After nearly 100 meetings and a public battle between neighborhood groups over the gateway to South Beach, a resolution is finally in sight.
City officials are negotiating an agreement to allow a developer to build a 44-story luxury condo tower between Alton Road and West Avenue near the entrance to the MacArthur Causeway. In exchange, the city would get a public park of about three acres.
The height of the tower and size of the park have sparked bitter disagreement among South Beach residents for months, in part because the site — currently empty lots holding the concrete skeleton of the old South Shore Hospital — is the first thing visitors entering the island see as they turn up Alton Road. It also sits along a busy thoroughfare where any new development could exacerbate traffic congestion.
The developer would demolish what remains of the South Shore Hospital within a year of getting a building permit for the project, according to the terms of a draft agreement.
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Developer Crescent Heights owns the three lots and secured approval several years ago to build a dense cluster of low-rise apartment buildings with space for shops on the ground floor.
The company hopes to build a condo tower instead, but a development restriction — known as floor area ratio — limits the size of the building allowed on a given parcel of land. In order to build a high-rise, the city would have to vacate the portion of Sixth Street that divides the plots, allowing the developer to treat the land as one lot. The city occasionally allows developers to merge lots in this manner in exchange for public benefits, such as a park. In this case, Sixth Street would remain in place; the city would vacate it only on paper.
Crescent Heights initially proposed building up to a 50-story tower in exchange for a public park. Residents in nearby condominium buildings largely supported the plan, eager to see the remains of the South Shore Hospital removed and a park put in its place. But the proposal worried some South Beach residents, who argued that the special permission needed to build a high-rise on the site could open the door for more tall buildings. A group of residents from some nearby neighborhood associations formed the Gateway Community Alliance to push for a shorter tower and a larger park.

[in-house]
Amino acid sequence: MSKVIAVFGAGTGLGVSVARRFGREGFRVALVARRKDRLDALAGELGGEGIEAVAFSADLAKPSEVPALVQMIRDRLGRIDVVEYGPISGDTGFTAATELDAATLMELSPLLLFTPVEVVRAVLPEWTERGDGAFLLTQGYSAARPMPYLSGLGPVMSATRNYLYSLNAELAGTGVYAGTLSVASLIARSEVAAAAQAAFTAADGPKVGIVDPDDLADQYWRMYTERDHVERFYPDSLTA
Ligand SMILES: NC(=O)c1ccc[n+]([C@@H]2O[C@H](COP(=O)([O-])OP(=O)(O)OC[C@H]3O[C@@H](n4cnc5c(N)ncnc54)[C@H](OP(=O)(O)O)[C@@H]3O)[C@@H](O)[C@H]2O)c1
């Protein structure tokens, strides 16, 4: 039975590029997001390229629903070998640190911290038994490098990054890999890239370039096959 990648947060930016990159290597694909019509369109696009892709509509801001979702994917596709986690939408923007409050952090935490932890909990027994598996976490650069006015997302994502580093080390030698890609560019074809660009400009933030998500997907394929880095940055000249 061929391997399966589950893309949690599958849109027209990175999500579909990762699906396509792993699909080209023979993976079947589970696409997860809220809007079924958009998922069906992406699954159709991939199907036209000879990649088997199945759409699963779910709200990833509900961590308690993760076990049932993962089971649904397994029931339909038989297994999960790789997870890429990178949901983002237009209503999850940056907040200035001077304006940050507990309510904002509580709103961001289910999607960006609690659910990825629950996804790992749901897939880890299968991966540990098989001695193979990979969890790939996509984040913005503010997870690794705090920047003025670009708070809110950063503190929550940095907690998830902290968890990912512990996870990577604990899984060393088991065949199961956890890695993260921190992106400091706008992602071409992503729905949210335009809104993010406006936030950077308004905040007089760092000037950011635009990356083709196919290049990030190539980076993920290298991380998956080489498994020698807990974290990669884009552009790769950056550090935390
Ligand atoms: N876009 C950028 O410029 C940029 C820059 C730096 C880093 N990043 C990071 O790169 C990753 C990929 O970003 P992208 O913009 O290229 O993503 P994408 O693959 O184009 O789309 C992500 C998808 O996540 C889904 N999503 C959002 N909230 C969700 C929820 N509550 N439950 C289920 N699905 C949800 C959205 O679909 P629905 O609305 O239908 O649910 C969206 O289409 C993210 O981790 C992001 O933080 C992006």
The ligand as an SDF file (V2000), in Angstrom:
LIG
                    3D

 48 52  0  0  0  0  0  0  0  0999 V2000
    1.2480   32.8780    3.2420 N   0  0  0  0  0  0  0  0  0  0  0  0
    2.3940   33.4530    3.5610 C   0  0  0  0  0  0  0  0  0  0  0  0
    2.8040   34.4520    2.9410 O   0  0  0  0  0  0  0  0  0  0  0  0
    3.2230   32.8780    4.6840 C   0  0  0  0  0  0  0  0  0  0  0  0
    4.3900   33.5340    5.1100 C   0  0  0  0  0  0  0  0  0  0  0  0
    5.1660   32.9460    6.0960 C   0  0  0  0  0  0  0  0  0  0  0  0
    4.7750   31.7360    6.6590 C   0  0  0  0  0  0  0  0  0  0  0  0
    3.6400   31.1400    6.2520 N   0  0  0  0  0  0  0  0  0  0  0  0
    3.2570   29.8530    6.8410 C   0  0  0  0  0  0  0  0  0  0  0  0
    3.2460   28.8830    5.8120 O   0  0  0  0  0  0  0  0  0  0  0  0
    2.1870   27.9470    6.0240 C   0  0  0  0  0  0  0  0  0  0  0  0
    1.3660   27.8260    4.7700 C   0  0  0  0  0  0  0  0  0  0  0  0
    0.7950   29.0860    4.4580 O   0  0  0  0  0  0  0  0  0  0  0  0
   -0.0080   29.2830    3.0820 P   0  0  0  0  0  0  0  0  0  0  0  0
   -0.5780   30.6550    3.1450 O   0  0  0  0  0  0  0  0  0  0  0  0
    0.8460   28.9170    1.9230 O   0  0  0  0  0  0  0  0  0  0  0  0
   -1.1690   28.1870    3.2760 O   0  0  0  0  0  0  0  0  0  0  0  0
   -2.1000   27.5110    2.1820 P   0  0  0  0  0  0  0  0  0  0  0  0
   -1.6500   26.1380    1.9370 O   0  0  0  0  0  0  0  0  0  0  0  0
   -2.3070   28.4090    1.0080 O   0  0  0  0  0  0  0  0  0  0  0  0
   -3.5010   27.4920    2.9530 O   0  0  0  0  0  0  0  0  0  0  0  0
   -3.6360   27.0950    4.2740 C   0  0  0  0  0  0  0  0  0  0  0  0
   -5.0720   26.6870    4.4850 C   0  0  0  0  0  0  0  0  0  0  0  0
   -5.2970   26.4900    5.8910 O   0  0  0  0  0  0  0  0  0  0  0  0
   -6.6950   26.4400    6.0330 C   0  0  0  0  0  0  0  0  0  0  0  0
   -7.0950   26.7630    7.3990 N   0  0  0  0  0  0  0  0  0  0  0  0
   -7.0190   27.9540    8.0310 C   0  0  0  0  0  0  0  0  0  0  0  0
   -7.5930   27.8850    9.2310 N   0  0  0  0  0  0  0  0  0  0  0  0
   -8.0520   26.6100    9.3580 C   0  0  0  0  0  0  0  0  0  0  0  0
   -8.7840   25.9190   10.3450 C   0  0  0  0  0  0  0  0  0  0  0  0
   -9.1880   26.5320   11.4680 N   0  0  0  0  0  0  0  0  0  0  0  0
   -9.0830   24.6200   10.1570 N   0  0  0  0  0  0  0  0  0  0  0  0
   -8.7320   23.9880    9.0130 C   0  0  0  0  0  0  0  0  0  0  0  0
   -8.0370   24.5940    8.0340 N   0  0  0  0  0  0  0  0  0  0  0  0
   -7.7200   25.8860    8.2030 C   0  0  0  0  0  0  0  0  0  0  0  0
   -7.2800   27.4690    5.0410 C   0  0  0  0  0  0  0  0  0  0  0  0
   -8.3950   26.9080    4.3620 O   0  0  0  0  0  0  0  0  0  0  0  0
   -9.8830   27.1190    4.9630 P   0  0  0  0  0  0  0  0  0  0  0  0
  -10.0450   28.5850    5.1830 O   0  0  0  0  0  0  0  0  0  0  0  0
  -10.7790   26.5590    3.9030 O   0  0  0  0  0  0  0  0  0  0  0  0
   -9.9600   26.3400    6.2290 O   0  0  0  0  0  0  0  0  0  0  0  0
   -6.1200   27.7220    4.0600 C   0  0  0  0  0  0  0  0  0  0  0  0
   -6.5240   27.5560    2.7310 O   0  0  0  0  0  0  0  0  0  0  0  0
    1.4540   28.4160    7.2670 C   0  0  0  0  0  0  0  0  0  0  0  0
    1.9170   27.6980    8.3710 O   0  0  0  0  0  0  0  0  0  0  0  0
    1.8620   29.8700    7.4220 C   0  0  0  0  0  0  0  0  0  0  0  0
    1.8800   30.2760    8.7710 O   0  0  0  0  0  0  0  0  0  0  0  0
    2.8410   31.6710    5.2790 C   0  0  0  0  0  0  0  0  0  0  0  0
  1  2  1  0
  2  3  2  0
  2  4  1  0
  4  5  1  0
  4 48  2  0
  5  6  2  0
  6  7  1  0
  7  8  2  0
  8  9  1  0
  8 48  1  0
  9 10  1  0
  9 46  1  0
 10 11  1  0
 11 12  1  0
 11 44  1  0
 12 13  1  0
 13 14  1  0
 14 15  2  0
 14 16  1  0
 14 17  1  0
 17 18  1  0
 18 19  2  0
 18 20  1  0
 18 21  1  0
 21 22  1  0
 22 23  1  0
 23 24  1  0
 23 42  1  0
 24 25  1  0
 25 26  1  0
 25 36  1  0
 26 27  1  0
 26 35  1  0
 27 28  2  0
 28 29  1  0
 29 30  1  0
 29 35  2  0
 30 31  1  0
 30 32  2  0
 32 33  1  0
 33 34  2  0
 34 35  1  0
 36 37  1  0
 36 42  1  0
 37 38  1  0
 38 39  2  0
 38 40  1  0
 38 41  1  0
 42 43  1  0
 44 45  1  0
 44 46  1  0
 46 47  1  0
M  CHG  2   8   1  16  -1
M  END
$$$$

An unusually lengthy string of meetings led to the draft agreement, which probably will go to the City Commission in September. Both the alliance and the developer met with condo associations and neighborhood groups in an effort to build support for their competing visions and the city also held public meetings to discuss the project.
After weeks of heated public disagreements, city officials negotiated a compromise that includes a number of public benefits, including a strip of land the city could use to build an additional lane on Fifth Street leading into the causeway, and a commitment from the developer to build a nearby section of the baywalk. The developer has also agreed to build an elevated platform for the eventual creation of a pedestrian bridge connecting the park to the baywalk, although the bridge itself would be contingent on government approval and public funding.
The developer plans to build the condo tower on the northeast corner of the 500 block and up to 15,000 square feet of retail space on the 600 block. The remaining space would be used for a public park designed as a sponge to soak up floodwater — a type of green space Miami Beach is promoting as part of its plan to deal with the impacts of climate change.
“We are going to build something that will set a new standard for the city of Miami Beach,” said developer Russell Galbut.
Residents in the condominium buildings next to the proposed project support the compromise, said Bernardo Sandoval, one of the founders of the North of Fifth Neighborhood Association.